I am not the only one to wonder how such a large child was born of such average to small parents. At Jacob’s one-month well visit, the pediatrician looked at Jacob, looked at me, and presumed that John must be a big guy. At just five-ten and lean, he’s not really much larger than average.
During Jacob’s first year, it was humorous to me to share either his age or his birth weight with curious strangers. When I went to the nursing class at the hospital before we were discharged, I was the smallest woman in the room—and I had the largest baby. I remember telling someone that he was three weeks old when they guessed he was three months. By six months, the little man had fallen to the mid-range of his peers, but compared to me, he was still a big guy.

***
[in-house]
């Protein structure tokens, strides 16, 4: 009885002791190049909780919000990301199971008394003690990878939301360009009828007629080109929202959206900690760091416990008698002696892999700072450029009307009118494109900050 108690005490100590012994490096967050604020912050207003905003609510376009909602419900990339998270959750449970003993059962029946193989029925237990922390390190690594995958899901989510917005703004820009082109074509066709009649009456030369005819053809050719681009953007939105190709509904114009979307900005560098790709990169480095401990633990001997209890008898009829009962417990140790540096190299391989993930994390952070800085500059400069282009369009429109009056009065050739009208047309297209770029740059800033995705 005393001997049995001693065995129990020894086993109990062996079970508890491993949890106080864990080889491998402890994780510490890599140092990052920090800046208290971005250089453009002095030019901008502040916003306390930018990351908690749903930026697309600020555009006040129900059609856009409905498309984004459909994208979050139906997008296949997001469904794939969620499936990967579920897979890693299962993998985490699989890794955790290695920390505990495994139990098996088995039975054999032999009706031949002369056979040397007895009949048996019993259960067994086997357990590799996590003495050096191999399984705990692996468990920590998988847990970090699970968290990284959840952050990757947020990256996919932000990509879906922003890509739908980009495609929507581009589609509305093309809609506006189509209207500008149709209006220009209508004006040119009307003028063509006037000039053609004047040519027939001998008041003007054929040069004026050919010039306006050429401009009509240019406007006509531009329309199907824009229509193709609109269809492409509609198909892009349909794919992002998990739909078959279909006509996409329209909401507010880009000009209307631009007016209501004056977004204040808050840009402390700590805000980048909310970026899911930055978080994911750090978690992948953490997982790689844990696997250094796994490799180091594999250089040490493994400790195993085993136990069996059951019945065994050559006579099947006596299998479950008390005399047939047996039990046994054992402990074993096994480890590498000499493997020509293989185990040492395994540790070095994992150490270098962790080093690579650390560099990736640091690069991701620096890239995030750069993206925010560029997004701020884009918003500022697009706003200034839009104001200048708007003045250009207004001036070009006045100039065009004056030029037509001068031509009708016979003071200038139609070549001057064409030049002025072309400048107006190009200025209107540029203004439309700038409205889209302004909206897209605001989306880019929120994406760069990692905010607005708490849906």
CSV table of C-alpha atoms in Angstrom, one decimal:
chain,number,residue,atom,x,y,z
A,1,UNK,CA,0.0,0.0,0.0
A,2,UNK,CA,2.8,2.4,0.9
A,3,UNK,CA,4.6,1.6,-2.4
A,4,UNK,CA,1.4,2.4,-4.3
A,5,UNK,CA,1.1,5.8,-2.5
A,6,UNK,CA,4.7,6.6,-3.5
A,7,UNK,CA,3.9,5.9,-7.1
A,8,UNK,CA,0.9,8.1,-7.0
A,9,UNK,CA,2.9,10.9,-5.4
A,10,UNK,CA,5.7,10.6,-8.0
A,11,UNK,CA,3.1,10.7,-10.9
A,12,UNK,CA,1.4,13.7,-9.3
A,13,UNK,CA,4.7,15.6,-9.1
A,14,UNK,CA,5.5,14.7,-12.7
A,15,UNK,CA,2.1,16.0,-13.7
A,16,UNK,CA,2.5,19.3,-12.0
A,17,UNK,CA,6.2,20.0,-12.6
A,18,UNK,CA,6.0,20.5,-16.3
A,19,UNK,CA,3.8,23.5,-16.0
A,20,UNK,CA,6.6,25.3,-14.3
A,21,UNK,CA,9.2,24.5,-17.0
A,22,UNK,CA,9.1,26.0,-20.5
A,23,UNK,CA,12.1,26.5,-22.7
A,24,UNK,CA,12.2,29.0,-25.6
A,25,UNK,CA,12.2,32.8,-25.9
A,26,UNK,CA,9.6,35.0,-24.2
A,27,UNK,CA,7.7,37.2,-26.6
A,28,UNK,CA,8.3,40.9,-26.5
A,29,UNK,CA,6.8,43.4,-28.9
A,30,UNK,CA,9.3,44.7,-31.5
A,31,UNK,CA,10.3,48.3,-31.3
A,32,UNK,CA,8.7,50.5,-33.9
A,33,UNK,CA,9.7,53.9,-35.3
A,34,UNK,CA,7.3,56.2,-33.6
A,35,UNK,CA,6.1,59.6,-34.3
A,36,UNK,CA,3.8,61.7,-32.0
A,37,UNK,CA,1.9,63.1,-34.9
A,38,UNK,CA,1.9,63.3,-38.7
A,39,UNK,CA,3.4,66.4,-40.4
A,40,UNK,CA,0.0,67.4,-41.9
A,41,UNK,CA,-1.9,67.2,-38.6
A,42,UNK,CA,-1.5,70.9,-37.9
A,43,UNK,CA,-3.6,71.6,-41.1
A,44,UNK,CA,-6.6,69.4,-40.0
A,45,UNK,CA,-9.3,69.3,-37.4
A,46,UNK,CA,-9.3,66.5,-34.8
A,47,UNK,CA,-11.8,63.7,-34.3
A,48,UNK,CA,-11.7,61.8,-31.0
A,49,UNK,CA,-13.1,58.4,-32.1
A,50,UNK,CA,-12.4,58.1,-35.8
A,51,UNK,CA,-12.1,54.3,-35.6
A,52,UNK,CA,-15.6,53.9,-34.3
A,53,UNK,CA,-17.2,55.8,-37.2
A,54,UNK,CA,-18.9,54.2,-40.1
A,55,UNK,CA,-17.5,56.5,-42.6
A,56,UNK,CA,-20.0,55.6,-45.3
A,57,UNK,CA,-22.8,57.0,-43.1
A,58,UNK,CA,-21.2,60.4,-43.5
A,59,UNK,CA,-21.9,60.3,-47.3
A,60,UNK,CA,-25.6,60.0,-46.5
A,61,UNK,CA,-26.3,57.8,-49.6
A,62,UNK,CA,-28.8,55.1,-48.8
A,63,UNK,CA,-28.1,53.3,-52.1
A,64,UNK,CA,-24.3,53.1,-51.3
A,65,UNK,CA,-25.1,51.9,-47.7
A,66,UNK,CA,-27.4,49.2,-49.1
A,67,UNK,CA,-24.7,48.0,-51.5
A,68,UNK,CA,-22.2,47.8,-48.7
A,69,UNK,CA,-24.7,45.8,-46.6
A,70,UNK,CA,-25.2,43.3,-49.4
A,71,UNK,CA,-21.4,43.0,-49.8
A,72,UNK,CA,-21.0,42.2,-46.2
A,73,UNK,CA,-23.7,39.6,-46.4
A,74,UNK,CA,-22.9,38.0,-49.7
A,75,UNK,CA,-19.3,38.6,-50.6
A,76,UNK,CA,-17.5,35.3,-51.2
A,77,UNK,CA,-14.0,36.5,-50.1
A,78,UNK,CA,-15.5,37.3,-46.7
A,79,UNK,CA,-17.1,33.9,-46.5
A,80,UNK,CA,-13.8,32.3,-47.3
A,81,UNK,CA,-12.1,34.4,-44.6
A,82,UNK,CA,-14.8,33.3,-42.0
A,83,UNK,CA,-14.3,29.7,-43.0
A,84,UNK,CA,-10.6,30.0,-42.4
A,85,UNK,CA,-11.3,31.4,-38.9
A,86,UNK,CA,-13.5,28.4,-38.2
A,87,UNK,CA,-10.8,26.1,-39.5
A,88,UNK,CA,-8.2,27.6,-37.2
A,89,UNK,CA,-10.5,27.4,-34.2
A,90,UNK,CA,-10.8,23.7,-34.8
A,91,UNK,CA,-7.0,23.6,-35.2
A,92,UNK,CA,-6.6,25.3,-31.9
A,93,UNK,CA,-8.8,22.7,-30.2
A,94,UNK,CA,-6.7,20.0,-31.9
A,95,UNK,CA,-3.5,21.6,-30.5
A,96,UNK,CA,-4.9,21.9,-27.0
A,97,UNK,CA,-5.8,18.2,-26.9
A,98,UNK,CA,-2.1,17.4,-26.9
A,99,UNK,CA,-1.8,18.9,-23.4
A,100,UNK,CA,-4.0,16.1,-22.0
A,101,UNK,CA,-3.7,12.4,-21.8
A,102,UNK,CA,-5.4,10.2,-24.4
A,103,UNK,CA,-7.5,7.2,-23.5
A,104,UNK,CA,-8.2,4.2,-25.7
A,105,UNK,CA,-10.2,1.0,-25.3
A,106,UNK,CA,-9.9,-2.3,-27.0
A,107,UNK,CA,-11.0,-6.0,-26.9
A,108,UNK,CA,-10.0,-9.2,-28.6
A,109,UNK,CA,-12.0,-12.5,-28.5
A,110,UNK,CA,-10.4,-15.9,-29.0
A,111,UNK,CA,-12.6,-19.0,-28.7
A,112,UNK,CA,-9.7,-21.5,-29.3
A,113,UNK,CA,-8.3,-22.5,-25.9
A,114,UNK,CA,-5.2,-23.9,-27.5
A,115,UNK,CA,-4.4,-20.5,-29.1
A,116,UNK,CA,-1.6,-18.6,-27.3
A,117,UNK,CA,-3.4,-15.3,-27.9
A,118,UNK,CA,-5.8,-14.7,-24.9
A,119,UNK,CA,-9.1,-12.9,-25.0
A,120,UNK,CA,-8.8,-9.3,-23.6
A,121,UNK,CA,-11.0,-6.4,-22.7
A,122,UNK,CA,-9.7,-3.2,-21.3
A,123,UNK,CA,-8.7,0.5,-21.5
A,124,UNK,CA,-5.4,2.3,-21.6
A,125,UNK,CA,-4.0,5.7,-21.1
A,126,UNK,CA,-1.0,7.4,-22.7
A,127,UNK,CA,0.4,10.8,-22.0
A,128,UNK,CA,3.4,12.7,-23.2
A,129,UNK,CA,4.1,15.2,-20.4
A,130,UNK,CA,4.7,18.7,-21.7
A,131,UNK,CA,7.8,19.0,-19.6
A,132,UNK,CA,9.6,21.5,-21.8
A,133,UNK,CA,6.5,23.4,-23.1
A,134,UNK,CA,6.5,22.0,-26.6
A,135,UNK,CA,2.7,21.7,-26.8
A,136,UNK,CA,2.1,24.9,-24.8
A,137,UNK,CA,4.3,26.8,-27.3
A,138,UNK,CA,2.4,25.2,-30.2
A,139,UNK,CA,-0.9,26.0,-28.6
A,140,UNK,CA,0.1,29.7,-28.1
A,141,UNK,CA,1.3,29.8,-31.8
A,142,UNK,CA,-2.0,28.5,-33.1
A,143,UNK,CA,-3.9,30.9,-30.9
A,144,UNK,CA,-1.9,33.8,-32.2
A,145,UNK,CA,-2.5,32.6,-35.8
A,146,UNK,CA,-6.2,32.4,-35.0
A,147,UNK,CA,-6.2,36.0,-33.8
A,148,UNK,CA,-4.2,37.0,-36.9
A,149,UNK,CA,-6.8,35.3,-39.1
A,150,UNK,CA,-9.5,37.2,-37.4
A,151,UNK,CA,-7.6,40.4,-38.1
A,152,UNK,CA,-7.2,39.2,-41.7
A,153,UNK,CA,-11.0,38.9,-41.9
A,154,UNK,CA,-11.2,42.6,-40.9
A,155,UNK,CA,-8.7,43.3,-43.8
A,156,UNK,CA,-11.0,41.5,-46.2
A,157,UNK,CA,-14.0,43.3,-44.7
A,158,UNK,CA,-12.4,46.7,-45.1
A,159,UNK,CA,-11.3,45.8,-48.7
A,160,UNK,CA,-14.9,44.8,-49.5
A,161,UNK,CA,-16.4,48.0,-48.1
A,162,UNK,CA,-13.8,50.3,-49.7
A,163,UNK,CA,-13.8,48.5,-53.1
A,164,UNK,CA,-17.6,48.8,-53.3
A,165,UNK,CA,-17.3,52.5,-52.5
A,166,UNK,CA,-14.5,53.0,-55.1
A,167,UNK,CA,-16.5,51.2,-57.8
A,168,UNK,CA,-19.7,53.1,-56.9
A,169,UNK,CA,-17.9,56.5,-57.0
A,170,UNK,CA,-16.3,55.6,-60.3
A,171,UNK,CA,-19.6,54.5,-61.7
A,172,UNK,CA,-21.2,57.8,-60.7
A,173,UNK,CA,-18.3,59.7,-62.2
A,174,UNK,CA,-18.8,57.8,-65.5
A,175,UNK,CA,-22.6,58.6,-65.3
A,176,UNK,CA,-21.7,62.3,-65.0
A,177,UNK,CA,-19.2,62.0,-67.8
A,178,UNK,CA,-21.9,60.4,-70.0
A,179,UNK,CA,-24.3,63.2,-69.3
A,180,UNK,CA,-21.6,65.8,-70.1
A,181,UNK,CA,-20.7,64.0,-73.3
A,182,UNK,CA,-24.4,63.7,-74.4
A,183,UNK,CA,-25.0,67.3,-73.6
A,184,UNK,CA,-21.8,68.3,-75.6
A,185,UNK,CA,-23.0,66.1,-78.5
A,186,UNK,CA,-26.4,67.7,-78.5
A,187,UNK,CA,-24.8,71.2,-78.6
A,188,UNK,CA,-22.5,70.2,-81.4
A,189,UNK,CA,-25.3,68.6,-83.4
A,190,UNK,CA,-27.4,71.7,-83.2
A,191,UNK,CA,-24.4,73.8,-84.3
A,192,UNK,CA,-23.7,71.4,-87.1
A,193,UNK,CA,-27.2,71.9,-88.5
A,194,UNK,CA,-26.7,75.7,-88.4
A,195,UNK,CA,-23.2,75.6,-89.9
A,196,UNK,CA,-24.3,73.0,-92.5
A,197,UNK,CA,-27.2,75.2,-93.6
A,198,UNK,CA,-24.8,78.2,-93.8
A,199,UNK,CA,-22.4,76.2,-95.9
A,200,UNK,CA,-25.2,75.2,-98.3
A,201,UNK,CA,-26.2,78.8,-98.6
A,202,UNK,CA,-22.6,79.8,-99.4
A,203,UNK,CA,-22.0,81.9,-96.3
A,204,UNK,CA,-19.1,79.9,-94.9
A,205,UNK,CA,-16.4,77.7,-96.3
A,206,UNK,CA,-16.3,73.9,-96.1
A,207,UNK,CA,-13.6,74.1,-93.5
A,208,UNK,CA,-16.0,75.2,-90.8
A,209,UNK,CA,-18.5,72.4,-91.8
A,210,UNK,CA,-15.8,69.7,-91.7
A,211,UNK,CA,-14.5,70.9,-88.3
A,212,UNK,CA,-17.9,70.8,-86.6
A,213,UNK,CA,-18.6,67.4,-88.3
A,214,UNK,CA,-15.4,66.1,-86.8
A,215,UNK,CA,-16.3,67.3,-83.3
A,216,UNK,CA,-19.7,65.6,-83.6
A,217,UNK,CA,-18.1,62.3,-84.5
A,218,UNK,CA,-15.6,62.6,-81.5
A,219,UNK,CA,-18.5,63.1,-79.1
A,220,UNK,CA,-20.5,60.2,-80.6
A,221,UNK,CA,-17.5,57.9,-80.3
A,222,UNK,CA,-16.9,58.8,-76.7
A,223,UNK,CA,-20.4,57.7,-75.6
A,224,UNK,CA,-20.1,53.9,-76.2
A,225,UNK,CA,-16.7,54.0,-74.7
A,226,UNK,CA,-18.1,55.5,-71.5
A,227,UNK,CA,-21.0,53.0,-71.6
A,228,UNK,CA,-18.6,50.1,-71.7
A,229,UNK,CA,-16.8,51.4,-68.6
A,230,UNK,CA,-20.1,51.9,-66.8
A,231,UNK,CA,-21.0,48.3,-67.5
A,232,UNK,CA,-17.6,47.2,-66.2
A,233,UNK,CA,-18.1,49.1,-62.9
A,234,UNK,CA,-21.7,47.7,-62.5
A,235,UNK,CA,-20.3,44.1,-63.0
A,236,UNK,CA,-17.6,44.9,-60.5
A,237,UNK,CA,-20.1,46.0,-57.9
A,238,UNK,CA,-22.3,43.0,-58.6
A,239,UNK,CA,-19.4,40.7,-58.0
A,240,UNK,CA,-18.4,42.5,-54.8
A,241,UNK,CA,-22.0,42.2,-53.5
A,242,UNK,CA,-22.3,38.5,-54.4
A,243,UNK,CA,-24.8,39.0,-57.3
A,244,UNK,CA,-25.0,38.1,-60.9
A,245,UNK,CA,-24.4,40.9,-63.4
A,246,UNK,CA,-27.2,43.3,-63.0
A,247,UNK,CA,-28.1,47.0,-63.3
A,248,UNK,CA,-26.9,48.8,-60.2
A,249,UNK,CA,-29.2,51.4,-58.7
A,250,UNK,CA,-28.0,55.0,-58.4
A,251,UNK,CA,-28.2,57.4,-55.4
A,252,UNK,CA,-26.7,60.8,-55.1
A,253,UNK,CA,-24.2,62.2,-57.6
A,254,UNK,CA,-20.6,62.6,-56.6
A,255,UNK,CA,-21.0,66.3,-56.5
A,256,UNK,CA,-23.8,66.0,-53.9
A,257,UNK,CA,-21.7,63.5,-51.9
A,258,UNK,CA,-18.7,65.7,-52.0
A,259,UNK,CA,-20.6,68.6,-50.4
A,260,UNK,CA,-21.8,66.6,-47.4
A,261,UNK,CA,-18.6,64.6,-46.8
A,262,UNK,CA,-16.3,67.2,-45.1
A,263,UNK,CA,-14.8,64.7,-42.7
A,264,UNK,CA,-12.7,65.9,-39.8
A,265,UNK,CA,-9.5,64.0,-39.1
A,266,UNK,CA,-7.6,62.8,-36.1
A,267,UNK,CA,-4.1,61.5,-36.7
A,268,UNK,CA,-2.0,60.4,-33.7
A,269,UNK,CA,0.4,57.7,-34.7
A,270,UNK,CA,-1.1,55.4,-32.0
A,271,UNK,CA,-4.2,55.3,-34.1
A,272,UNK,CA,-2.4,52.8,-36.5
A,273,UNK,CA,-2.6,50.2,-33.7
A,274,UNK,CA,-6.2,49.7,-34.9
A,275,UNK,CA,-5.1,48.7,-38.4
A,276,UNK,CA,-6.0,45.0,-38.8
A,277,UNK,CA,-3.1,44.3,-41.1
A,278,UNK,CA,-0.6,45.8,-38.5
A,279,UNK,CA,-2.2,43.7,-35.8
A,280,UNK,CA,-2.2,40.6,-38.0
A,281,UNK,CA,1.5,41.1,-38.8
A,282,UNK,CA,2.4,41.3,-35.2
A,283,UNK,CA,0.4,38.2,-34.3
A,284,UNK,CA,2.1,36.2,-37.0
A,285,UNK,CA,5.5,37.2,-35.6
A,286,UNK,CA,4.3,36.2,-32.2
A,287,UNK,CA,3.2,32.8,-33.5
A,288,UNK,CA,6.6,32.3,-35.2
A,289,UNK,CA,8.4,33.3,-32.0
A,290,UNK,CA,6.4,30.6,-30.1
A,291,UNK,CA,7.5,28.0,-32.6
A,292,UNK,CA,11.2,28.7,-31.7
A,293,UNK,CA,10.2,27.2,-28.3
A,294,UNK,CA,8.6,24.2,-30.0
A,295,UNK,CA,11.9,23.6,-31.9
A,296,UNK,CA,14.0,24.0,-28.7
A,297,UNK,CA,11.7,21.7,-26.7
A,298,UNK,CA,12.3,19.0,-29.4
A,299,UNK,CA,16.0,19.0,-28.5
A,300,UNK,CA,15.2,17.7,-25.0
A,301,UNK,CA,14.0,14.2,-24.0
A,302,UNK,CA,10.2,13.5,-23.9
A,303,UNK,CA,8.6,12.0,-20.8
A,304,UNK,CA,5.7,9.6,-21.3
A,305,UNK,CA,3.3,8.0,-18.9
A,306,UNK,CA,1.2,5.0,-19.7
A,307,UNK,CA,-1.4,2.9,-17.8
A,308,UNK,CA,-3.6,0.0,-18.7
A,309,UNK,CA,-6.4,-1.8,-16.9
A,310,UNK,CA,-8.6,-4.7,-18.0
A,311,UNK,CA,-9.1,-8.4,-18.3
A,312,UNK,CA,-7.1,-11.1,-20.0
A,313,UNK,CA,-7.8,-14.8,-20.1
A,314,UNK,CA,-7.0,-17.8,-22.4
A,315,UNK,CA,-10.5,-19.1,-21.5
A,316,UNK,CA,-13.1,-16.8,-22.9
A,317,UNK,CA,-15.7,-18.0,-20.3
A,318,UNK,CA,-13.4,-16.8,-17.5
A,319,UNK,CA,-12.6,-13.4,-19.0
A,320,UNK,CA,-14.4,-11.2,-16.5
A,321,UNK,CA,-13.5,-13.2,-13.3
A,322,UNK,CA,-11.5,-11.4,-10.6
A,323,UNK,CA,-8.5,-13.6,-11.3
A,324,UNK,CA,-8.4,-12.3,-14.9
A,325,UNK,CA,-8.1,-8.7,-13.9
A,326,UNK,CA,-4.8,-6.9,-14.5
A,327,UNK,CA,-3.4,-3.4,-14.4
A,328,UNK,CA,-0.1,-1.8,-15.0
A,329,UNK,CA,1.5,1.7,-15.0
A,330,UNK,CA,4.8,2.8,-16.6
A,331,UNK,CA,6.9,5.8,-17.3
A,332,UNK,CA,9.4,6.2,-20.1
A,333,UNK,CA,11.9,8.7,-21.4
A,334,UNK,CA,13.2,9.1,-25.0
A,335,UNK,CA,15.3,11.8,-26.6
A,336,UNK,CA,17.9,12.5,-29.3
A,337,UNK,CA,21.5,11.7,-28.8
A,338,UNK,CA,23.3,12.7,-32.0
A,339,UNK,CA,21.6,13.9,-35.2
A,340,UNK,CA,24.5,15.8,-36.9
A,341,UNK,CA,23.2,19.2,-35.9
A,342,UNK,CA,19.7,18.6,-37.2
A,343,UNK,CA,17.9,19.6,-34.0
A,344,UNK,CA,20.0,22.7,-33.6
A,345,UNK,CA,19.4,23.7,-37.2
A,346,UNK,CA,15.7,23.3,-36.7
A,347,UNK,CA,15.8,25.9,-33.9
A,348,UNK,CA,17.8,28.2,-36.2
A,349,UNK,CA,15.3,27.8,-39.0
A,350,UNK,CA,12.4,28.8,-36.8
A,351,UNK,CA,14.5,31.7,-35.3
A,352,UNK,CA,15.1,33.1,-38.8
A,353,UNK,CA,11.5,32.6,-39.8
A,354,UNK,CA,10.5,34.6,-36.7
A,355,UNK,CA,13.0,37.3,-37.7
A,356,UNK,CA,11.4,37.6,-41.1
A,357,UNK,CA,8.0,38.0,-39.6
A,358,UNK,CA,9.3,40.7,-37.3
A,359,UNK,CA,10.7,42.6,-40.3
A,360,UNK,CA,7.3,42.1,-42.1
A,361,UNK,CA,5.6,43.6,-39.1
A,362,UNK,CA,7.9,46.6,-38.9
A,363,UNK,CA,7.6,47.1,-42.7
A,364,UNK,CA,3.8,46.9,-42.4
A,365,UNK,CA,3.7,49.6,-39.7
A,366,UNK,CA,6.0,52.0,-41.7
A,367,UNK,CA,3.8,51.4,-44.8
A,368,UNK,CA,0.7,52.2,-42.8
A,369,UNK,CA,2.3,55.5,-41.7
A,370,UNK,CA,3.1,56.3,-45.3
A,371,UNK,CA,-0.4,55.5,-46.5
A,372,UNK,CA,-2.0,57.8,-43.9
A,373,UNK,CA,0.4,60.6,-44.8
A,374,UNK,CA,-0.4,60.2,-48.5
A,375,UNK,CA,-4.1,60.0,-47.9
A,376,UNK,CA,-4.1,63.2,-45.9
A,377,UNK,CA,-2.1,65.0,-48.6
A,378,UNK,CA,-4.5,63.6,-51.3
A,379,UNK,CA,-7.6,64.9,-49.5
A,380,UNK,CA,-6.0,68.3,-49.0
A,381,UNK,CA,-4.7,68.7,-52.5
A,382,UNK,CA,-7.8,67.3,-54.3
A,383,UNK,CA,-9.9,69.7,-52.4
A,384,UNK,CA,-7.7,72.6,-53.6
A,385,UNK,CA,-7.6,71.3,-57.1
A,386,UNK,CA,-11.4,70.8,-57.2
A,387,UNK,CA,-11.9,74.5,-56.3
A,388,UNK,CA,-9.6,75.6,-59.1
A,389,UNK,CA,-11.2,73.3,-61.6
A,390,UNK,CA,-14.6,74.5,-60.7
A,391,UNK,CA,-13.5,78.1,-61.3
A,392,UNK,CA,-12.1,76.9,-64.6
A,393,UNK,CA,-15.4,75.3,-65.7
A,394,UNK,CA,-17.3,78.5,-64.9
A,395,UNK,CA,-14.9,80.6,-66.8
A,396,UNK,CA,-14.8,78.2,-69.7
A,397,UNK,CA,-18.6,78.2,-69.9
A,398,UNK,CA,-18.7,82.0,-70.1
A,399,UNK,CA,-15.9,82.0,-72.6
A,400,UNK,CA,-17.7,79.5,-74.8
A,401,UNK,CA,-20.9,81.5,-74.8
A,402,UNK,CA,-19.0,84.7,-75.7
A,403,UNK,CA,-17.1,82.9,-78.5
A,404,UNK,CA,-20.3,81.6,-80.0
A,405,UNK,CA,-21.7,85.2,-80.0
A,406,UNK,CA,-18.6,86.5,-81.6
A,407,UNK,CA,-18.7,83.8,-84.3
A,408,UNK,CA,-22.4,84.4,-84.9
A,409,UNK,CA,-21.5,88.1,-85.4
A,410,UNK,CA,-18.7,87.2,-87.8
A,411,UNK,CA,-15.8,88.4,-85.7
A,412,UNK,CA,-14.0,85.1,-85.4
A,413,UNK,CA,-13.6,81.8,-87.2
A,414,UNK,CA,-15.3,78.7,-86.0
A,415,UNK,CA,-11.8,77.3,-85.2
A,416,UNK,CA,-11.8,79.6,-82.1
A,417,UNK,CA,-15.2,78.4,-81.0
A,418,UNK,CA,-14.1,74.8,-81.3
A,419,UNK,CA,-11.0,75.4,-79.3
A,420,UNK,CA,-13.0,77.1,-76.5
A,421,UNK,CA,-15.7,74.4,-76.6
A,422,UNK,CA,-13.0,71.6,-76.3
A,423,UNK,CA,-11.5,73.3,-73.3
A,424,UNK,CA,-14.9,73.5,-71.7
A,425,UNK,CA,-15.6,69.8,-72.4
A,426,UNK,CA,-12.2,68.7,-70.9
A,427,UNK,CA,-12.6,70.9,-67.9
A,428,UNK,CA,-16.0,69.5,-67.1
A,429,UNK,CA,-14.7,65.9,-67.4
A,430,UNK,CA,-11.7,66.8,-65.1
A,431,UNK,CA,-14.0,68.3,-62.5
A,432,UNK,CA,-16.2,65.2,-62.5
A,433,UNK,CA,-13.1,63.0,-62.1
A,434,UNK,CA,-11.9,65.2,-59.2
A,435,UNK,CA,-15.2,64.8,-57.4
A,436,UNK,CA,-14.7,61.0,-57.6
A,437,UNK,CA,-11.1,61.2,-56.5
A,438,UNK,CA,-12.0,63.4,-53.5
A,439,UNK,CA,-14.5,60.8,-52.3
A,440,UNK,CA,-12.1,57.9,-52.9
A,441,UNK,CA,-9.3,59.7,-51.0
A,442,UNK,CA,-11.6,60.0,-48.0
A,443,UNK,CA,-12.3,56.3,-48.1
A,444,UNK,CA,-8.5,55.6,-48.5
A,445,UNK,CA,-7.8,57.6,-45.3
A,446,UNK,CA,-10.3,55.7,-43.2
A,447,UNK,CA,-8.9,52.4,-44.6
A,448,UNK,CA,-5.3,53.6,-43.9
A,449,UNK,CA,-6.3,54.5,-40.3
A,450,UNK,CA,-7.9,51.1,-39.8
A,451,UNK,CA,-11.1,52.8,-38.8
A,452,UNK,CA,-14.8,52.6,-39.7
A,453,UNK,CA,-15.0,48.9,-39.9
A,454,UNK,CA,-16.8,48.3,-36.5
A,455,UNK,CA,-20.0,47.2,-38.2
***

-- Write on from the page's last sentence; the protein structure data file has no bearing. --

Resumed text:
Check out our relative head sizes. Scary, no?
Since Jacob’s started walking, I’ve found there is at least one benefit to being a shorter mom. Because he’s about half as tall as I am (can you believe that?!), when I reach down to hold his hands and support him as he walks, I don’t have to bend over. John, on the other hand, rightfully complains of an aching back after ten or fifteen minutes of this.
While I do sometimes have to go on my tippy toes to lie the little guy in his crib at night, I don’t have to bend too far to pick him up when he’s on the ground, and if he’s about to fall, I’m that much closer to catching him.
Considering I’ve never really appreciated the freedom to wear any size heel I want—an inch is plenty for me, thank you—I’m glad I’ve finally found the beauty of being short. I guess I shouldn’t be surprised that I found it in motherhood!